A man who was showered with asbestos while fitting shops in Swindon died from inhaling the dust. Terence Parsons, of Damson Trees, Shrivenham, wrote a statement giving the details of his exposure to asbestos during the 1950s and 1960s.

Wiltshire coroner David Masters read Mr. Parsons’ statement at an inquest into his death at the Civic Offices yesterday.

Mr. Parsons described fitting asbestos tiles and cutting asbestos sheets while fitting ceiling tiles at the Swindon and District Co-operative, BHS store and offices in Shrivenham Road and Percy Street.

The statement read: “There was a lot of work putting up asbestos ceiling tiles and refitting them. It was dusty work.

“You used to get showered with dust and looked like a ghost.

“I remember very specifically the dust contained asbestos. I remember reading it on the boxes that the tiles came in and they said handle with care’.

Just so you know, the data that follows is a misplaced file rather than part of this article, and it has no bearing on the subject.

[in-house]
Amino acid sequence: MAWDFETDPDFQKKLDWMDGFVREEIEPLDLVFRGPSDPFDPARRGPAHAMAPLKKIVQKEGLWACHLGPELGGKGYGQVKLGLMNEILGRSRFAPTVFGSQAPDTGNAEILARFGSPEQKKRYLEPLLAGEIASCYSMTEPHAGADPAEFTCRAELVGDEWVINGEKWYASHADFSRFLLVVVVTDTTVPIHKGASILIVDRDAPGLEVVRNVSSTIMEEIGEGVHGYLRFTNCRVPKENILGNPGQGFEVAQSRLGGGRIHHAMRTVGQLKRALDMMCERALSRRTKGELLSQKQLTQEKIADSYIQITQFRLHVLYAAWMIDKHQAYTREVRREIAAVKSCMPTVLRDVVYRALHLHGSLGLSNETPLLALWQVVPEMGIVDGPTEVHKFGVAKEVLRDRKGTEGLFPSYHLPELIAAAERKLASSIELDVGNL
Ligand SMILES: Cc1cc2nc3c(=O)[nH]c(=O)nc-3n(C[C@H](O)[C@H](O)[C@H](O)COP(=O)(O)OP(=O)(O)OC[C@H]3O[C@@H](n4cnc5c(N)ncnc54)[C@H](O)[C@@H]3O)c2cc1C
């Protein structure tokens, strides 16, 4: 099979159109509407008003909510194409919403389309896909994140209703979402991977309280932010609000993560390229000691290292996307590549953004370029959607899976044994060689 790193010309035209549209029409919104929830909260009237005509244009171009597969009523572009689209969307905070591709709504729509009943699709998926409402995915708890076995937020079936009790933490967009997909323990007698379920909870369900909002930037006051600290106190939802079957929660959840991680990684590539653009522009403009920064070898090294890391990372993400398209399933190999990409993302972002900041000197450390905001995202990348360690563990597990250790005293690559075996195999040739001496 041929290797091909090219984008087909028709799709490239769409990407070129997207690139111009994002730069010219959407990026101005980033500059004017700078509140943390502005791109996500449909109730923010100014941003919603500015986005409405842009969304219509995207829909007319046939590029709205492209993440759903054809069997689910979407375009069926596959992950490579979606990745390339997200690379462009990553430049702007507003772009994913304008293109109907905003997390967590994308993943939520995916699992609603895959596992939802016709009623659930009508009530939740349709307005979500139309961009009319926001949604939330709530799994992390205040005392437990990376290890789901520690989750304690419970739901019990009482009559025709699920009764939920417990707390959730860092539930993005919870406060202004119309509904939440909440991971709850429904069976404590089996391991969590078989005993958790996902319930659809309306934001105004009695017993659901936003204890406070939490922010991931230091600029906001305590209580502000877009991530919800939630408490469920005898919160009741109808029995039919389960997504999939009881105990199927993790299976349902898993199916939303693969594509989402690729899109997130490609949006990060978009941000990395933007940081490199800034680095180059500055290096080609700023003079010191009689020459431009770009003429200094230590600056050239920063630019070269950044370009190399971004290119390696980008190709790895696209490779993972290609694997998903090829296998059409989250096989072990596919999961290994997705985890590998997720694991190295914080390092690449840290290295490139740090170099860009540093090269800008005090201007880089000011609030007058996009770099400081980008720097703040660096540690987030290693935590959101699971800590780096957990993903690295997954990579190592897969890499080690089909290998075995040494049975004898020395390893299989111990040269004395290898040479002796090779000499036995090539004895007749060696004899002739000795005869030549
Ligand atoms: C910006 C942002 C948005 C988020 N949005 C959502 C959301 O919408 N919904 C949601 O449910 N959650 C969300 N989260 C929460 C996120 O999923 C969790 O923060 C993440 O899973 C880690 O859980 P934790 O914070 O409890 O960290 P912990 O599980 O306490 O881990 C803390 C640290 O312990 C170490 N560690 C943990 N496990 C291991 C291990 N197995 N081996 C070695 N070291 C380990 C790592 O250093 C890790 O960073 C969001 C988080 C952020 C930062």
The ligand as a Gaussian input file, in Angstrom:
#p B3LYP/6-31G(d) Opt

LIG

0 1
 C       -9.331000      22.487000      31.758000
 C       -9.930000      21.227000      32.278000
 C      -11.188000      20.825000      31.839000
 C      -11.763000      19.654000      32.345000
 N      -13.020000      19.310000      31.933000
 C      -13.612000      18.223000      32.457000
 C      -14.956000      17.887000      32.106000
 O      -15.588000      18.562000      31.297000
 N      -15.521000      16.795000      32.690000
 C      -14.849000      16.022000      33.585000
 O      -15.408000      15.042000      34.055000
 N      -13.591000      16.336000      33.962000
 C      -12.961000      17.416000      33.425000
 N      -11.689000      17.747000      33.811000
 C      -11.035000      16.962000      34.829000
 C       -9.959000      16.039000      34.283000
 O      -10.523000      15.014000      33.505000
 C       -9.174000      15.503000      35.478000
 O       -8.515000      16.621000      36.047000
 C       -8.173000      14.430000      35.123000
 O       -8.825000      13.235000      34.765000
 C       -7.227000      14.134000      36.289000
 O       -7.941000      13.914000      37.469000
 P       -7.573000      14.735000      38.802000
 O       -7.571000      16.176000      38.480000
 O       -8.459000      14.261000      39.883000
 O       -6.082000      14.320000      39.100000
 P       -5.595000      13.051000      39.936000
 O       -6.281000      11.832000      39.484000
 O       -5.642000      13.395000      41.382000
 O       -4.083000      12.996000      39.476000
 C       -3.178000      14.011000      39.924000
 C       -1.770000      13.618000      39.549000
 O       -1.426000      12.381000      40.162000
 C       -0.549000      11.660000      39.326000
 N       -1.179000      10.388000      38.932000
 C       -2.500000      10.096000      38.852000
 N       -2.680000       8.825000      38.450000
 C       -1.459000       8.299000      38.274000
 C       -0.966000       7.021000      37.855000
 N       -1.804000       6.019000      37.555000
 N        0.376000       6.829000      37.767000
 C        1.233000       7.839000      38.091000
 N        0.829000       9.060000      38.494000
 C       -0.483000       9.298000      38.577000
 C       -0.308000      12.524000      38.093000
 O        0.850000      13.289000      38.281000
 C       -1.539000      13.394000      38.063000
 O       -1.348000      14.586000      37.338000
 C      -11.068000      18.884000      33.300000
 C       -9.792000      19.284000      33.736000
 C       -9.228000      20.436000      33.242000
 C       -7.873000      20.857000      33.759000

“I cut the asbestos with a handsaw. It generated a lot of dust.”

Mr. Parsons gave up his shop-fitting job in the early 1970s and started his own business so he could travel less and see his family more. Despite never working with asbestos again, he was diagnosed with mesothelioma in February 2005.

In June last year the retired carpenter collapsed suddenly at his home and was rushed to the Great Western Hospital.

He died at the hospital less than a month later, aged 68.

Pathologist Dr. Jeanette Armstrong told the inquest that tumours found in Mr. Parsons’ lung and colon were both mesothelioma, known as the Swindon disease because of the number of railway workers who developed the asbestos-related cancer.

Giving a ruling of death by the industrial disease mesothelioma, Mr. Masters said: “It is evident from his own statement that he was exposed to asbestos and/or asbestos dust.”

Solicitor Graeme Chisolm, representing Mr. Parsons’ wife Daphne and her family, said the coroner’s verdict confirmed what they already knew.

“We are pursuing ongoing legal action against one or more of the previous employers,” he said.

A great number of people worked in the building industry whose work often involved exposure to asbestos, without ever being made aware of the dangers or told how to deal with it.

Today has backed up the fact that Mr. Parsons’ death was entirely work-related.

 

 



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